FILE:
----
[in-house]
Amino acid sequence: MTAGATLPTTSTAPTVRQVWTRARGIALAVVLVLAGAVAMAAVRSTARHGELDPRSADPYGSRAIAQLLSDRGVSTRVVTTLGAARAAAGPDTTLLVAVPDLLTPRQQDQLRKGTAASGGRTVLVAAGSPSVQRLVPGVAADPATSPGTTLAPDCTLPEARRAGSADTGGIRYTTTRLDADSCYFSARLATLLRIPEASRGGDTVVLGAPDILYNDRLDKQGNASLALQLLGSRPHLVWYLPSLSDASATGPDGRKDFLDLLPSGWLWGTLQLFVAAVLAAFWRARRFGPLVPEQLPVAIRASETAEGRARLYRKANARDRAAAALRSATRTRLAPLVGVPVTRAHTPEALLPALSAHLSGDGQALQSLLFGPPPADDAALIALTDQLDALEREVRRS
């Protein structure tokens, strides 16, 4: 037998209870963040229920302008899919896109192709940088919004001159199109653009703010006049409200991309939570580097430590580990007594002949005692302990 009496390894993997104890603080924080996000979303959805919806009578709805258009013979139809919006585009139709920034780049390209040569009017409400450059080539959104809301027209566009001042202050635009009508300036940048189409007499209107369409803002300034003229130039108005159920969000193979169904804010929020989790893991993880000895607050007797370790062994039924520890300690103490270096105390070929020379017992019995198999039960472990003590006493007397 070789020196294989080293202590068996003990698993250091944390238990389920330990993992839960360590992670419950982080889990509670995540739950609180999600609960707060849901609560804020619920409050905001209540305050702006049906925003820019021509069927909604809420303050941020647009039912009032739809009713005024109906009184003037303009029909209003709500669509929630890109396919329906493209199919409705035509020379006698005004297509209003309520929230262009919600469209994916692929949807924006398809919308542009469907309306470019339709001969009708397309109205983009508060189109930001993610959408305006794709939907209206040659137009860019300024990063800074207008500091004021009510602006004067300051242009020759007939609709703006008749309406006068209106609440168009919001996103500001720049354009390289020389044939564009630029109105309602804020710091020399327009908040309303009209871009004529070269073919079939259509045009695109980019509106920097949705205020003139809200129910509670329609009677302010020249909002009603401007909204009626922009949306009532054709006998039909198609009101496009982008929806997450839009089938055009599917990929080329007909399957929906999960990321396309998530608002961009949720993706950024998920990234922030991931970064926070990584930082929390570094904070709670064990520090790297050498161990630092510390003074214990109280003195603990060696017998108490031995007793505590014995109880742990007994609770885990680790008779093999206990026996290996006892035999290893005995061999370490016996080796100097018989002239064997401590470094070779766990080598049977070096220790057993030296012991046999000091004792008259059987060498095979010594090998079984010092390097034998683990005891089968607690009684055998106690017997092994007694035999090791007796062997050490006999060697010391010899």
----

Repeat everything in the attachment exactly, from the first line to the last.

[in-house]
Amino acid sequence: MTAGATLPTTSTAPTVRQVWTRARGIALAVVLVLAGAVAMAAVRSTARHGELDPRSADPYGSRAIAQLLSDRGVSTRVVTTLGAARAAAGPDTTLLVAVPDLLTPRQQDQLRKGTAASGGRTVLVAAGSPSVQRLVPGVAADPATSPGTTLAPDCTLPEARRAGSADTGGIRYTTTRLDADSCYFSARLATLLRIPEASRGGDTVVLGAPDILYNDRLDKQGNASLALQLLGSRPHLVWYLPSLSDASATGPDGRKDFLDLLPSGWLWGTLQLFVAAVLAAFWRARRFGPLVPEQLPVAIRASETAEGRARLYRKANARDRAAAALRSATRTRLAPLVGVPVTRAHTPEALLPALSAHLSGDGQALQSLLFGPPPADDAALIALTDQLDALEREVRRS
């Protein structure tokens, strides 16, 4: 037998209870963040229920302008899919896109192709940088919004001159199109653009703010006049409200991309939570580097430590580990007594002949005692302990 009496390894993997104890603080924080996000979303959805919806009578709805258009013979139809919006585009139709920034780049390209040569009017409400450059080539959104809301027209566009001042202050635009009508300036940048189409007499209107369409803002300034003229130039108005159920969000193979169904804010929020989790893991993880000895607050007797370790062994039924520890300690103490270096105390070929020379017992019995198999039960472990003590006493007397 070789020196294989080293202590068996003990698993250091944390238990389920330990993992839960360590992670419950982080889990509670995540739950609180999600609960707060849901609560804020619920409050905001209540305050702006049906925003820019021509069927909604809420303050941020647009039912009032739809009713005024109906009184003037303009029909209003709500669509929630890109396919329906493209199919409705035509020379006698005004297509209003309520929230262009919600469209994916692929949807924006398809919308542009469907309306470019339709001969009708397309109205983009508060189109930001993610959408305006794709939907209206040659137009860019300024990063800074207008500091004021009510602006004067300051242009020759007939609709703006008749309406006068209106609440168009919001996103500001720049354009390289020389044939564009630029109105309602804020710091020399327009908040309303009209871009004529070269073919079939259509045009695109980019509106920097949705205020003139809200129910509670329609009677302010020249909002009603401007909204009626922009949306009532054709006998039909198609009101496009982008929806997450839009089938055009599917990929080329007909399957929906999960990321396309998530608002961009949720993706950024998920990234922030991931970064926070990584930082929390570094904070709670064990520090790297050498161990630092510390003074214990109280003195603990060696017998108490031995007793505590014995109880742990007994609770885990680790008779093999206990026996290996006892035999290893005995061999370490016996080796100097018989002239064997401590470094070779766990080598049977070096220790057993030296012991046999000091004792008259059987060498095979010594090998079984010092390097034998683990005891089968607690009684055998106690017997092994007694035999090791007796062997050490006999060697010391010899």